We are warranted in our search for more types than scripture explicitly states, but there must be caution.
- Nehemiah Coxe on the primacy of the NT in interpreting the OT
- Typology and Federal Headship (Isaac Backus)
Typically, all Abraham’s posterity were in covenant, both believers and unbelievers: and ante-typically all his spiritual seed are in the covenant of grace, both Jews and Gentiles. Rom. iv. 11, 12. And so that text is limited in Act. ii. 39. Which is so much insisted upon. The promise is unto you and to your children, and to all that are afar off, EVEN as MANY as the Lord our God shall call. There is the limits; as many of us, and of our children as are effectually called, are heirs of the promise, and no others. Heb. vi. 17, 18, and ix. 15. And to cut this matter short, we in general don’t pretend to be Abraham’s natural seed; then shew me if you can, how the natural seed of believing Gentiles as such, ever become Abraham’s spiritual children: that which is born of the flesh is flesh: and how came those who are only your fleshly posterity, any way to be Abraham’s seed?
- Continuity and discontinuity in typology (Samuel Fisher)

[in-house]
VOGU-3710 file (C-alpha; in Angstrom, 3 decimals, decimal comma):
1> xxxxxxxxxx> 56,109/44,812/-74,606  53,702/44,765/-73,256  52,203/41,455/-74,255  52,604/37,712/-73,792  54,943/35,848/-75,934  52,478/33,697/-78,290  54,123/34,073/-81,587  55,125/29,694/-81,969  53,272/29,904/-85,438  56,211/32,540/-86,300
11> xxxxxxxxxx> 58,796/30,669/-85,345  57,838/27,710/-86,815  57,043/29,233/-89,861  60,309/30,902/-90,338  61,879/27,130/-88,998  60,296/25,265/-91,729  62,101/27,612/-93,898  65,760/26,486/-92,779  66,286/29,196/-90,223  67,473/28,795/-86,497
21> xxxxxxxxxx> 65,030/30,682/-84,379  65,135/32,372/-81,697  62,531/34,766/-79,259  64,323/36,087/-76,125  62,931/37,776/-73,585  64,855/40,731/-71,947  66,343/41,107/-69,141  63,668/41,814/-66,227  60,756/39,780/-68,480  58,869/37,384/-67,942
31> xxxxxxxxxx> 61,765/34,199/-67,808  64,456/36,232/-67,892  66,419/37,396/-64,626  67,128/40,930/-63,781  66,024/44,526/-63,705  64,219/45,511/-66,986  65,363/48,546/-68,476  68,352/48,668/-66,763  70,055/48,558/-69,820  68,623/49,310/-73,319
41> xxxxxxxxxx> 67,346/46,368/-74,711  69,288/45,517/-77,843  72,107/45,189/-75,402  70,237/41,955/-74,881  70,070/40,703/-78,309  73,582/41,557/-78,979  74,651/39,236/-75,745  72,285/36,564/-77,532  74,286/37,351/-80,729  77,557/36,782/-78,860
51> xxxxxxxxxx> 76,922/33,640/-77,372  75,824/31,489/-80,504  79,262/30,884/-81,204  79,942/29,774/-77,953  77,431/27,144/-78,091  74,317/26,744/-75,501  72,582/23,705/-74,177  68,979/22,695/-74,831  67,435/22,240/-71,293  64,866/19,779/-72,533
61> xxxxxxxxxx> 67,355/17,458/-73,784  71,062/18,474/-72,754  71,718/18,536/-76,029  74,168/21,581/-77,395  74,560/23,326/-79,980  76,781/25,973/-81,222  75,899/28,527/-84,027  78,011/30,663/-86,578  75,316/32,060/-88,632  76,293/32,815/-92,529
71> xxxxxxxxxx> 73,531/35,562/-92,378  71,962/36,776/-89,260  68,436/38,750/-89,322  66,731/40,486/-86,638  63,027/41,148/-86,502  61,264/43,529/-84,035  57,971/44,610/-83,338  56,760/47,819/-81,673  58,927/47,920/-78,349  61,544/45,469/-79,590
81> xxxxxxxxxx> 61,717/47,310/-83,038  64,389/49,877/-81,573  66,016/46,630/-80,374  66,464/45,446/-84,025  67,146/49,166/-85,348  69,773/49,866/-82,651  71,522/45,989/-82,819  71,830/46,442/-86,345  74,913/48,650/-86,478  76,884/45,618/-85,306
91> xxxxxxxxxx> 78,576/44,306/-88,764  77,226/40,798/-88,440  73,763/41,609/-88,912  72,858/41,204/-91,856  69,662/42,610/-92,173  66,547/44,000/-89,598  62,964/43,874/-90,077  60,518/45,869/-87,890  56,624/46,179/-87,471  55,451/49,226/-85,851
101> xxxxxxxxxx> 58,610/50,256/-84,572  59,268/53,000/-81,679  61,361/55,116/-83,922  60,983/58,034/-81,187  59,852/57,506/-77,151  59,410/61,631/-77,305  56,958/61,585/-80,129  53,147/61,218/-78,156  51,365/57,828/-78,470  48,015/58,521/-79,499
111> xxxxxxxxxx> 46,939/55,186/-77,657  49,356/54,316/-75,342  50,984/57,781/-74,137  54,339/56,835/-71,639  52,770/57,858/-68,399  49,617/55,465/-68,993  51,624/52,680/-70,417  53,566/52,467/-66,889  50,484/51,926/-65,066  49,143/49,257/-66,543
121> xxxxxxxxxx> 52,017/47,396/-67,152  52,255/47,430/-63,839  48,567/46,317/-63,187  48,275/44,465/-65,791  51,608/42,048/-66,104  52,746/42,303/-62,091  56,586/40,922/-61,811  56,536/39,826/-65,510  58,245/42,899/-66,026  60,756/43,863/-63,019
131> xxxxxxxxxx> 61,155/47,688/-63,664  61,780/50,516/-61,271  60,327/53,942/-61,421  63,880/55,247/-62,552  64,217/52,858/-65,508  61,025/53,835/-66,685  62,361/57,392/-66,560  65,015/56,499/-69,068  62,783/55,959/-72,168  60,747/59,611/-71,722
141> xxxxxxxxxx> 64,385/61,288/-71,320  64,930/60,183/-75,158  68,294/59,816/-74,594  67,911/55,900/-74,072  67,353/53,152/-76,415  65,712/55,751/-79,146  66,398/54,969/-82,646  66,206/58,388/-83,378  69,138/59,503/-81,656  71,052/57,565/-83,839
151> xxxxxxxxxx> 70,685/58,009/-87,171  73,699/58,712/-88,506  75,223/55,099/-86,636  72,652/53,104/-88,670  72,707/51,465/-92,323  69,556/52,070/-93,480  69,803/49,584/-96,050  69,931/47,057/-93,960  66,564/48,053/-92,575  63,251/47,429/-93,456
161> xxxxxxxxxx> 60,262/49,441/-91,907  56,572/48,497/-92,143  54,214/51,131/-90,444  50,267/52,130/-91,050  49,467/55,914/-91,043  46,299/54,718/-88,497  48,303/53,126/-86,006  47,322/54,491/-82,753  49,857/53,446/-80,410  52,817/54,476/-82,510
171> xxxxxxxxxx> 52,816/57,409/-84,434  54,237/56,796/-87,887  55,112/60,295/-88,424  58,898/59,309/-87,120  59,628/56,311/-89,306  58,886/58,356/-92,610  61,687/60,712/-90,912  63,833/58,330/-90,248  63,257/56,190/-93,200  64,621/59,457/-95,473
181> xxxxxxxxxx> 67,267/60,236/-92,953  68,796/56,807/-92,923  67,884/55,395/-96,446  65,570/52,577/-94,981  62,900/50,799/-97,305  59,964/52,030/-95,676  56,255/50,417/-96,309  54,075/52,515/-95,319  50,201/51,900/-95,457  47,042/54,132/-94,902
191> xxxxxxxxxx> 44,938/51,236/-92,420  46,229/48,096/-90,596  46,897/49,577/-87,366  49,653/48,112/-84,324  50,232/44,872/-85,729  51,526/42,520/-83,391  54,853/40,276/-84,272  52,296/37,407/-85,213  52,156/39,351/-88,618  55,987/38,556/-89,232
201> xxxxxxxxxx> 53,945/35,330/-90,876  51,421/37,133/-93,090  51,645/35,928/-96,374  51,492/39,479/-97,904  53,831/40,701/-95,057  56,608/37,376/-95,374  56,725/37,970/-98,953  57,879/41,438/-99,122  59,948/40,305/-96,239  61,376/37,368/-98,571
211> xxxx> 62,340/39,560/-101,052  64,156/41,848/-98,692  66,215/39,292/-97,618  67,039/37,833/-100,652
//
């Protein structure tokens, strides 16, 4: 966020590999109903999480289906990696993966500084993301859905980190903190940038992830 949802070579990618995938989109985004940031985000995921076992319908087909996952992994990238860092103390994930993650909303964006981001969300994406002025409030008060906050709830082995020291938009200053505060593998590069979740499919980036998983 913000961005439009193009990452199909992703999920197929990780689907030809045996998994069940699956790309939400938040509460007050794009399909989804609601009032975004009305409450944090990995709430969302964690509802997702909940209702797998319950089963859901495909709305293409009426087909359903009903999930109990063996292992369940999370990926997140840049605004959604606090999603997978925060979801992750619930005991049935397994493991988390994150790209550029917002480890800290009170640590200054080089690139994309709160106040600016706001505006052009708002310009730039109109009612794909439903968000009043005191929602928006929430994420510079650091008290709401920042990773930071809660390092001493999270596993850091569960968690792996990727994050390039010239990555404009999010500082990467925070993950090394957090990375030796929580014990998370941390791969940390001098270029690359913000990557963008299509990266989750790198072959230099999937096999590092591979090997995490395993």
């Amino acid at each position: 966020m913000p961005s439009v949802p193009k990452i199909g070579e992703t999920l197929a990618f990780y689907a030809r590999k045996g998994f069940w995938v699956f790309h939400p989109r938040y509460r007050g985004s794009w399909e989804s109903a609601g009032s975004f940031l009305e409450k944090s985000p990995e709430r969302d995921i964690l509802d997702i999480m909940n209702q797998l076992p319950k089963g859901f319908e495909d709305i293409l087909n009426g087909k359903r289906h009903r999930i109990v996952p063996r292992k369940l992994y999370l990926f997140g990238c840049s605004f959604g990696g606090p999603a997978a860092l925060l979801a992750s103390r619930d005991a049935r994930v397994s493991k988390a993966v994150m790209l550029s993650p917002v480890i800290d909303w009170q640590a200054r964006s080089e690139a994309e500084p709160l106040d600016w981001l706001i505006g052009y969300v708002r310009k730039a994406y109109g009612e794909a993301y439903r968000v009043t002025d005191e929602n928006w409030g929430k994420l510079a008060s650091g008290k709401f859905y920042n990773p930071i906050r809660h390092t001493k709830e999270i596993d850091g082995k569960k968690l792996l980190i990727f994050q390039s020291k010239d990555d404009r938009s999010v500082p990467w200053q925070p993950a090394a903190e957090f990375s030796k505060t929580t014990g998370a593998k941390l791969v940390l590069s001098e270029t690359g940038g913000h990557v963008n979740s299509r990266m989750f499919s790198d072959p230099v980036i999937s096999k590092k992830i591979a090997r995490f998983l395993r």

- Christocentricity in Particular Baptist Hermeneutics (Benjamin Keach):
Martin Marprelate, on his blog, points out the blog we were talking about on podcast #3 with Pascal Denault:
American theologian Sam Renihan has an interesting new blog, named Particular Voices [Interesting bits and pieces of 17th century literature.].
It consists of snippets from Puritan writers, mostly Particular Baptists… Many of them are on covenant theology; some of these are very interesting indeed. It is a folly of our age to imagine that those who went before us have nothing helpful to say to us.
The site is: http://pettyfrance.wordpress.com/
To give you a taste if the site, here are the snippets he’s obtained from Nehemiah Coxe:
This material was presented by the authors to students of Westminster Seminary California during a lunch hour on campus in response to their inquiries about how Reformed Baptists view covenant theology. Given the time constraints of a one-hour presentation, the focus of the material was on areas of positive argument for the credobaptist position where it differs from paedobaptism. Key points of covenant theology are absent from this presentation, not because they do not form a part of Reformed Baptist covenant theology, but because there is no disagreement between our position and that of the paedobaptists. For example, there is no discussion of the covenant of works, fully affirmed by the London Baptist and Westminster confessions, and there is no discussion of the definition of a covenant since we agree with the basic definition formulated by Meredith G. Kline: a commitment with divine sanctions between a lord and a servant. Other arguments and significant points were omitted for the sake of time, such as the relation between kingdom and covenant or exegetical discussions of specific key passages around which this dialogue normally revolves. What follows are foundational assertions arguing for a Reformed Baptist view of covenant theology and biblical theology, applied specifically to credobaptism.
Read it here:
Download (PDF, 237KB)